Is one study ever enough?

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The simple answer is ‘hardly ever’. Very seldom will one fair treatment comparison yield sufficiently reliable evidence on which to base a decision about treatment choices.

However, this does sometimes happen. Such rare single studies include one showing that taking aspirin during a heart attack reduces the risk of premature death; [1] another making clear that giving steroids to people with acute traumatic brain injury is lethal (see below); and a third identifying caffeine as the only drug known to prevent cerebral palsy in children born prematurely.

Usually, however, a single study is but one of several comparisons addressing the same or similar questions. So evidence from individual studies should be assessed alongside evidence from other, similar studies.

One of the pioneers of fair tests of treatments, the British statistician Austin Bradford Hill, said in the 1960s that reports of research should answer four questions:

  • Why did you start?
  • What did you do?
  • What did you find?
  • And what does it mean anyway?

These key questions are equally relevant today, yet they are too often inadequately addressed or overlooked completely. The answer to the last question – what does it mean? – is especially important since this is likely to influence decisions about treatment and future research.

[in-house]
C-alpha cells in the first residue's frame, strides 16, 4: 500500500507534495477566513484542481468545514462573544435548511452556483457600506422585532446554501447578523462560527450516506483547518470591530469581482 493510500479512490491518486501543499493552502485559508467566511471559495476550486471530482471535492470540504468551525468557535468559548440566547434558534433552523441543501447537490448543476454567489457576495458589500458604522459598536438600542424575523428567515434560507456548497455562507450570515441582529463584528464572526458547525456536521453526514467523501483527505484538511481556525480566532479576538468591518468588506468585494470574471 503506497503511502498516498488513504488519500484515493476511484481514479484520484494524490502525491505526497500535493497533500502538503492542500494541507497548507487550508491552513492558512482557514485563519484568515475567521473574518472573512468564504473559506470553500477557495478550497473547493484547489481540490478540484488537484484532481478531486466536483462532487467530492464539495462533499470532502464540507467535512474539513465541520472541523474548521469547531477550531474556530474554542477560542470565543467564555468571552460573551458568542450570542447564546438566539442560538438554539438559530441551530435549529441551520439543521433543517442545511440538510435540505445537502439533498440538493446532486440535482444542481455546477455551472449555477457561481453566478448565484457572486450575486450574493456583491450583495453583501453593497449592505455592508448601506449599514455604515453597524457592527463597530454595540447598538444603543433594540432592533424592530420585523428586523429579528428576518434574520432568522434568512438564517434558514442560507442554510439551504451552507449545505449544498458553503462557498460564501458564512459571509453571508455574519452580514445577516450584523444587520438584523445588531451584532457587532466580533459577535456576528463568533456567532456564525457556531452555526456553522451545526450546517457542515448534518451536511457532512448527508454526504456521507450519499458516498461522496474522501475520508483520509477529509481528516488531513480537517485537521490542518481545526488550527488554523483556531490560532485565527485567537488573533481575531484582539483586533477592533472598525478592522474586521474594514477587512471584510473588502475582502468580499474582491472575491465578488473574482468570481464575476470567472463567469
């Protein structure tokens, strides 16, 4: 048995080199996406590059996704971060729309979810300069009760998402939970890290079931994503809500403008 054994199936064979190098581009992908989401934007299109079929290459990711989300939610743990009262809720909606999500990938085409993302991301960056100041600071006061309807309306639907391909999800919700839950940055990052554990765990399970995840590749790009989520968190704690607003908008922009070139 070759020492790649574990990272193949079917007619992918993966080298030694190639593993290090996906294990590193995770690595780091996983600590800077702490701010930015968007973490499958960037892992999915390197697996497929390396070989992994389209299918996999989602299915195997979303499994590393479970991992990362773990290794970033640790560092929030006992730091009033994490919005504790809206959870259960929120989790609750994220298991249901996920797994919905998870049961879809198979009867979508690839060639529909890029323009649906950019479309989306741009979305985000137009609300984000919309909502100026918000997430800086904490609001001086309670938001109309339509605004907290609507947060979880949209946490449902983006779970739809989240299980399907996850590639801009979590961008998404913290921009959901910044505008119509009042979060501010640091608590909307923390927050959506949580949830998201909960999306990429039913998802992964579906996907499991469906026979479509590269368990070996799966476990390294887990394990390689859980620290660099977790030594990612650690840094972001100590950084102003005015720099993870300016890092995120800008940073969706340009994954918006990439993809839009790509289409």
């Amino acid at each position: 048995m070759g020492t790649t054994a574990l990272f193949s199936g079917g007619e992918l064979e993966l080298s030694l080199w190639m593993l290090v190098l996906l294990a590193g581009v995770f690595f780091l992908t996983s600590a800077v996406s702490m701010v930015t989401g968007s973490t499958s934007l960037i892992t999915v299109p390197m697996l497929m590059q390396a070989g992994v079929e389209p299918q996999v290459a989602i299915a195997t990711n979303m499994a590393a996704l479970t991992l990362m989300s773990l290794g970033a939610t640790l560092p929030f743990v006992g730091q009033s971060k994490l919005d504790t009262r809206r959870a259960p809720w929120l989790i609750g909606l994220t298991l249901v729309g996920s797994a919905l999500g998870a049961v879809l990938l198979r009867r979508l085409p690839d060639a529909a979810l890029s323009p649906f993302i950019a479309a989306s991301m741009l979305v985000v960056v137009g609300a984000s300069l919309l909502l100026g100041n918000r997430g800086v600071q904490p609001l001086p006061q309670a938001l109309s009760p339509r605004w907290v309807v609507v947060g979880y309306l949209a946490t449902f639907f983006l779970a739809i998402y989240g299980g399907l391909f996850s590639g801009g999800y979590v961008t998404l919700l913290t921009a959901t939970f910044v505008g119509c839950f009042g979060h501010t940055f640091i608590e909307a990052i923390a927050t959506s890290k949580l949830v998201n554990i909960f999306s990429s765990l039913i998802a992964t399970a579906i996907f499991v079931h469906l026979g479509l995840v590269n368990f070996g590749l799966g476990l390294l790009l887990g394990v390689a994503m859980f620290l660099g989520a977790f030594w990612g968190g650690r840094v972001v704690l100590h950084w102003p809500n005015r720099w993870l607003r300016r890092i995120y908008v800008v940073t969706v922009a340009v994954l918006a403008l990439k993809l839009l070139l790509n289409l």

Take the example of a short, inexpensive course of steroid drugs given to women expected to give birth prematurely. The first fair test of this treatment, which was reported in 1972, showed a reduced likelihood of babies dying after their mothers had received a steroid. A decade later more trials had been done, but these were small and the individual results were confusing, because none of them had taken systematic account of previous, similar studies. Had they done so, it would have been apparent that very strong evidence was emerging favouring a beneficial effect of the drugs. In fact, because this was not done until 1989, most obstetricians, midwives, paediatricians and neonatal nurses had meanwhile not realized the treatment was so effective. As a result, tens of thousands of premature babies had suffered and died unnecessarily.[2]

To answer the question ‘what does it mean?’, the evidence from a particular fair treatment comparison must be interpreted alongside evidence from the other, similar fair comparisons. Reporting new test results without interpreting them in the light of other relevant evidence, reviewed systematically, can delay identification of both useful and harmful treatments, and lead to unnecessary research.

  • Ichalmers

    Merge the two paras above ‘Synthesizing information from research’